NASA Helicopter Has Been Zipping About On Mars, Paving The Way For Drone Exploration NASA's Ingenuity helicopter has spent the summer circling around on Mars. Its success has been called an "extra terrestrial Wright Brother's moment" and has opened the door to otherworldly aviation.

NASA Helicopter Has Been Zipping About On Mars, Paving The Way For Drone Exploration

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Big news from Mars this weekend. A small helicopter zipped around its surface, and as NPR's Geoff Brumfiel reports, it's exceeding all expectations.

GEOFF BRUMFIEL, BYLINE: The helicopter was carried to Mars on the much-larger Perseverence rover. So far, the rover's rolled a little over a mile, but the helicopter has gone further. It's whizzing ahead.

TEDDY TZANETOS: It is not a race, absolutely not a race.

BRUMFIEL: Teddy Tzanetos of NASA's Jet Propulsion Laboratory is the operations lead for the Mars helicopter, which is called Ingenuity. He's also an avid drone pilot.

TZANETOS: I love going out to a park and flying fixed-wing rotorcraft, helicopters, quads.

BRUMFIEL: But flying on Mars, Tzanetos will tell you, is a completely different ballgame. There are two big problems. First, the atmosphere is only about 1% of the atmosphere on Earth.

TZANETOS: To be able to fly in 1% of Earth's density, you need a vehicle that's very, very light.

BRUMFIEL: Second, it takes many minutes for a signal from a remote control on earth to reach a drone on Mars, so Ingenuity can't be remote controlled. It has to fly itself.

TZANETOS: Everything needs to be autonomous. The aircraft needs to be able to control itself, respond to wind gusts, respond to changes in how the aircraft itself is performing.

BRUMFIEL: And that's a big part of why nobody has flown around on Mars before - because in the past, the computers and cameras a drone would need for autopilot just weighed too much. Ingenuity has solved that problem, though, using some super-lightweight microchips.

TZANETOS: We are using some of the most powerful computers we've ever sent out into space. And that just happens to be a cellphone processor from a couple of generations back.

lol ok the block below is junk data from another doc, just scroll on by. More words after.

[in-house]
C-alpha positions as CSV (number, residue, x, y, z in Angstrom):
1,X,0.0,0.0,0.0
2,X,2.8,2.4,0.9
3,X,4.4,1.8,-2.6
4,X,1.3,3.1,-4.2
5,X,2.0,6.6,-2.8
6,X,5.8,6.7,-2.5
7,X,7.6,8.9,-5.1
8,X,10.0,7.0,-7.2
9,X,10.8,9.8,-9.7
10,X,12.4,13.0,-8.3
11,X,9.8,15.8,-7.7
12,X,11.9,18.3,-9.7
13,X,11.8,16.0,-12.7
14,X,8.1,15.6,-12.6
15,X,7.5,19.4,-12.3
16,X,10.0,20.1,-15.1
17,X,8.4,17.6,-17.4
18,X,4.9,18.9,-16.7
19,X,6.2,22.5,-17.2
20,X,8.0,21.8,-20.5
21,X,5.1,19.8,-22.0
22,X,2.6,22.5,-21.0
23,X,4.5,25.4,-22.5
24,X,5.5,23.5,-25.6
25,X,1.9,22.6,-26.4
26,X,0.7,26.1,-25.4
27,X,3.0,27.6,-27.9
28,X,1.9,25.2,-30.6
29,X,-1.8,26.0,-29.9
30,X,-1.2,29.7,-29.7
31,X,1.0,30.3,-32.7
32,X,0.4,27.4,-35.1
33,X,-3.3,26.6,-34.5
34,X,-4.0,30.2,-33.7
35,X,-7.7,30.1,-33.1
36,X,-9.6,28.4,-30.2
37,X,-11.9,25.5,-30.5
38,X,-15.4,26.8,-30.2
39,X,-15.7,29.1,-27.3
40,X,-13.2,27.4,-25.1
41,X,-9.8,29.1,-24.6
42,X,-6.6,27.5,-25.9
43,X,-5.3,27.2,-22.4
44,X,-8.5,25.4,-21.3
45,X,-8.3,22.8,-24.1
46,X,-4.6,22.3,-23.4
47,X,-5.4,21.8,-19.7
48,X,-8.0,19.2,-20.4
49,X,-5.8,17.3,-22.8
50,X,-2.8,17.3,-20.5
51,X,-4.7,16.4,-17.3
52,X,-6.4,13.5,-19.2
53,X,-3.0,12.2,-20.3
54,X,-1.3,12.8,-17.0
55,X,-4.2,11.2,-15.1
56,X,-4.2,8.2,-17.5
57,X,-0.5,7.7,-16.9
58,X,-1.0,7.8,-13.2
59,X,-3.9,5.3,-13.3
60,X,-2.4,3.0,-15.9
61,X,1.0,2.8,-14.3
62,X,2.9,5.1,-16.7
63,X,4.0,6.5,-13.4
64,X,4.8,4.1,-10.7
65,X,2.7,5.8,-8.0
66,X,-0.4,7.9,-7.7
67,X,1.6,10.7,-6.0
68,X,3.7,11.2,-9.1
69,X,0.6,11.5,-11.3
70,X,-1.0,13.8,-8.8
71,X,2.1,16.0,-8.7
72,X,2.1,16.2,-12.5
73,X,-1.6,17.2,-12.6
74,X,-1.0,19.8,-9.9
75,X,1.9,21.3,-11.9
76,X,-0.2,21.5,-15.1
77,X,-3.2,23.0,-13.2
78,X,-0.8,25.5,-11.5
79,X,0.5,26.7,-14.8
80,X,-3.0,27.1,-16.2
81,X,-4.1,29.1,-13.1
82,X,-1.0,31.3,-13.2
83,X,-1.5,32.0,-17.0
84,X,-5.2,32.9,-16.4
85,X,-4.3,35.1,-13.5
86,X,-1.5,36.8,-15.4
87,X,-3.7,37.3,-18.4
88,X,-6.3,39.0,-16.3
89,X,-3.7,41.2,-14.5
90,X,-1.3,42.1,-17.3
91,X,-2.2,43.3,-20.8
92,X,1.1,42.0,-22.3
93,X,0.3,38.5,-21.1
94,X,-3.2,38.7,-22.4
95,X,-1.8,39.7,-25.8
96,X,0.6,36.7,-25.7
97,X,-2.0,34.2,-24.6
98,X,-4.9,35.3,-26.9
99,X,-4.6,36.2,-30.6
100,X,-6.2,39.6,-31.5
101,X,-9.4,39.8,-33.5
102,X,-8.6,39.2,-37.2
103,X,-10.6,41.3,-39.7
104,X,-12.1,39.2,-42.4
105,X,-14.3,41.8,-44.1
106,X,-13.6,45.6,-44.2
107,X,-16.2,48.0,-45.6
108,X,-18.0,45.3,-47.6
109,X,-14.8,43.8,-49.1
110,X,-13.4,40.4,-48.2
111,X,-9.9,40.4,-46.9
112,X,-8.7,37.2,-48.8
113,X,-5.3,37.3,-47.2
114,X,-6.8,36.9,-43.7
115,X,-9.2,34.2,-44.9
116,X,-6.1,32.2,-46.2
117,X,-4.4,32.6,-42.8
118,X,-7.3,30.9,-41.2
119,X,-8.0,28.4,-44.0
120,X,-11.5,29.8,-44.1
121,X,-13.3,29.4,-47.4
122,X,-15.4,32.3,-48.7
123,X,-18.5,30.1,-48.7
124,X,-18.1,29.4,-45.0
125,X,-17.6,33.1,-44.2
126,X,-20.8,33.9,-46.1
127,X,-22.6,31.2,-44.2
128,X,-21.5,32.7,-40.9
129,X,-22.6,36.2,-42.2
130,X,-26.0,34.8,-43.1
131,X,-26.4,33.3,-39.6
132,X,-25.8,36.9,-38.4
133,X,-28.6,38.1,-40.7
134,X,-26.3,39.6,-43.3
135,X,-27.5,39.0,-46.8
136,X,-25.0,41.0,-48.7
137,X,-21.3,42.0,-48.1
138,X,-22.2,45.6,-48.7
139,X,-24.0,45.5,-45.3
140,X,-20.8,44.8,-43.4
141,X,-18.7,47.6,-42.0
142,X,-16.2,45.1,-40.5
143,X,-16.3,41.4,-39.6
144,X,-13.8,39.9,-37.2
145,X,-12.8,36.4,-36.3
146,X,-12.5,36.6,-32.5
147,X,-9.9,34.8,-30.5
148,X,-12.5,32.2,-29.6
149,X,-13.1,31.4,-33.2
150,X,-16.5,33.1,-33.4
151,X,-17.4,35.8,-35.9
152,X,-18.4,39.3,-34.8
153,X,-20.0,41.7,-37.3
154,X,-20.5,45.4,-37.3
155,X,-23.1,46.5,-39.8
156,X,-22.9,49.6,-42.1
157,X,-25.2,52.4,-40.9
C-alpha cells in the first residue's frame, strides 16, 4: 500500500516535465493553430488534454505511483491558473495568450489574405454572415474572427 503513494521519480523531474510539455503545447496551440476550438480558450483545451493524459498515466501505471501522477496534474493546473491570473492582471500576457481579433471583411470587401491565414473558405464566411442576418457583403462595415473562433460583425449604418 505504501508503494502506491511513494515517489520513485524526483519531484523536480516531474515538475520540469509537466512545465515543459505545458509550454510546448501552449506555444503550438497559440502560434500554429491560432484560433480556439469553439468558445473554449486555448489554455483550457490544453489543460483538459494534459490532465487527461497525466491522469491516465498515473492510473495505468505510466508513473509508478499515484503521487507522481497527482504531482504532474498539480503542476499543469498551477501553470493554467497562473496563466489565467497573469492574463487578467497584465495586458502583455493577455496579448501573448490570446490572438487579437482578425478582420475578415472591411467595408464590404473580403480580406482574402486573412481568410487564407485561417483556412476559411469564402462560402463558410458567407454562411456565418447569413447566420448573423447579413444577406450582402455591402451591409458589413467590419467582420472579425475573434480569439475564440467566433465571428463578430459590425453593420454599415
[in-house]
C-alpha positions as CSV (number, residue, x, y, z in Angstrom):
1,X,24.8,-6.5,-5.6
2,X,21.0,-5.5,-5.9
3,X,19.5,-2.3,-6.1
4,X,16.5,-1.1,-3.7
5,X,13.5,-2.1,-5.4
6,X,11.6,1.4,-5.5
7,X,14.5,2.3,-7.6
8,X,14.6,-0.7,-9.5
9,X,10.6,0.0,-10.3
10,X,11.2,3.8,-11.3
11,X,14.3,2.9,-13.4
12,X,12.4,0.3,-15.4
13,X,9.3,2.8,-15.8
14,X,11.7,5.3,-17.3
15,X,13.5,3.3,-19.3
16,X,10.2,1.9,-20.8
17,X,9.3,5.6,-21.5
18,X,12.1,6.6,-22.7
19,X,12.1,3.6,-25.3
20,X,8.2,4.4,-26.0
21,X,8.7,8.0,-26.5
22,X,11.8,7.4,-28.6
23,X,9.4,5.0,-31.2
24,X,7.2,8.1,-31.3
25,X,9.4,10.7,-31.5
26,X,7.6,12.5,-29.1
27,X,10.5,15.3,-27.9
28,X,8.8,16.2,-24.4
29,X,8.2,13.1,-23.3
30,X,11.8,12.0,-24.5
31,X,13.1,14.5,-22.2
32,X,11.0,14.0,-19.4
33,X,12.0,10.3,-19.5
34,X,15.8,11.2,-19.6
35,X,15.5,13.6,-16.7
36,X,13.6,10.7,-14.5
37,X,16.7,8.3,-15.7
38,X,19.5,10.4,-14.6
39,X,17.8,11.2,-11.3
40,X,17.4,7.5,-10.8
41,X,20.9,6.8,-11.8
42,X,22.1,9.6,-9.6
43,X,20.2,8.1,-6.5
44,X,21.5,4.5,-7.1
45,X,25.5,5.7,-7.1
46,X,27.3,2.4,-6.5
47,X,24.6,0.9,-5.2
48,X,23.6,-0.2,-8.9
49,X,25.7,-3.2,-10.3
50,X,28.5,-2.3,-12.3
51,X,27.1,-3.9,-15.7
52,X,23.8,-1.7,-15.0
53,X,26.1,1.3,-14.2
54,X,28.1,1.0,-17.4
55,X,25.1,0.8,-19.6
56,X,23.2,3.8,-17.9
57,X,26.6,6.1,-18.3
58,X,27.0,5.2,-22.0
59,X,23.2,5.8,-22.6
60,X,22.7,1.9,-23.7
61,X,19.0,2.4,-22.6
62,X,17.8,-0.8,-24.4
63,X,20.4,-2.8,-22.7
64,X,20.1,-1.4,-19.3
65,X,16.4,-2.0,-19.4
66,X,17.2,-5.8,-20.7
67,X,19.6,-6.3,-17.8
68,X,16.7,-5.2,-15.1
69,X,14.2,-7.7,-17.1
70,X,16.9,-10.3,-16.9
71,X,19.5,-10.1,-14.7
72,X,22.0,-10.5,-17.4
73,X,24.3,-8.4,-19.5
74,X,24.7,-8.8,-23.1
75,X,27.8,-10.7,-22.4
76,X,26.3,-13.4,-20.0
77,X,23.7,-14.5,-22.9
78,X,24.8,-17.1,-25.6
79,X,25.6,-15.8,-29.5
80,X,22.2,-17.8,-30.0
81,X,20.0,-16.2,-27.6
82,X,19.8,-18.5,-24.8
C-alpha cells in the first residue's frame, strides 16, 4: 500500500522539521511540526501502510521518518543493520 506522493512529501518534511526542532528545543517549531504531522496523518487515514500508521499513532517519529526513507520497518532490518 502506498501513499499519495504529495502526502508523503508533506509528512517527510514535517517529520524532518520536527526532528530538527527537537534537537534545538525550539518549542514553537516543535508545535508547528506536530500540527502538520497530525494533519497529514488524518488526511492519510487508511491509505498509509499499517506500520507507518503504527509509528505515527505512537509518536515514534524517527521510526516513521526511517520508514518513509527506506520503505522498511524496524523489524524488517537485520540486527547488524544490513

BRUMFIEL: That's right. Cellphone processors like the ones in your pocket right now are flying a drone on Mars, and it is flying. In August Ingenuity flitted across a group of sand dunes in an area of Mars known as Seitah. It was terrain the Perseverence rover couldn't drive through.

TZANETOS: They've got a very long distance to get around the bottom of Seitah. And they're coming on their way now north.

BRUMFIEL: I know you said it isn't a race, but you won. You got there first, didn't you?

TZANETOS: (Laughter) No, no, there's not a race. So, I mean, we got - you know, we are the forward scout.

BRUMFIEL: Scouting the ground for Perseverance is a big part of Ingenuity's mission. That's in part because the little helicopter's just a test vehicle. It's not designed for scientific research. Tzanetos thinks that will change in the future, though. Drones will become valuable explorers.

TZANETOS: A rotorcraft can fly up to a cliffside wall and take images of a cliff. We can dive into caves. Having that completely brand-new perspective is something that we think is going to blow the doors open on exploration of Mars.

BRUMFIEL: And it's not just Mars. NASA's working on a giant drone to explore Saturn's moon Titan. The thing is the size of a small car. And if you're wondering how that's going to work, well, Elizabeth Turtle, the principal investigator of the Titan mission, says it turns out the moon is a perfect place to fly. It's got a thick atmosphere and not a lot of gravity.

ELIZABETH TURTLE: So physically, it's actually easier to fly on Titan than it is on Earth.

BRUMFIEL: Turtle and the rest of her team are closely watching Ingenuity's progress. It's a chance for them to learn about flying on other worlds. But also, she says, it's cool.

TURTLE: It's just really exciting, you know, to see a vehicle flying on another planet.

BRUMFIEL: Although Ingenuity isn't flying right this second, it's sitting on the surface of Mars, waiting for the Perseverence rover to catch up. But, again, it's not a race.

Geoff Brumfiel, NPR News.


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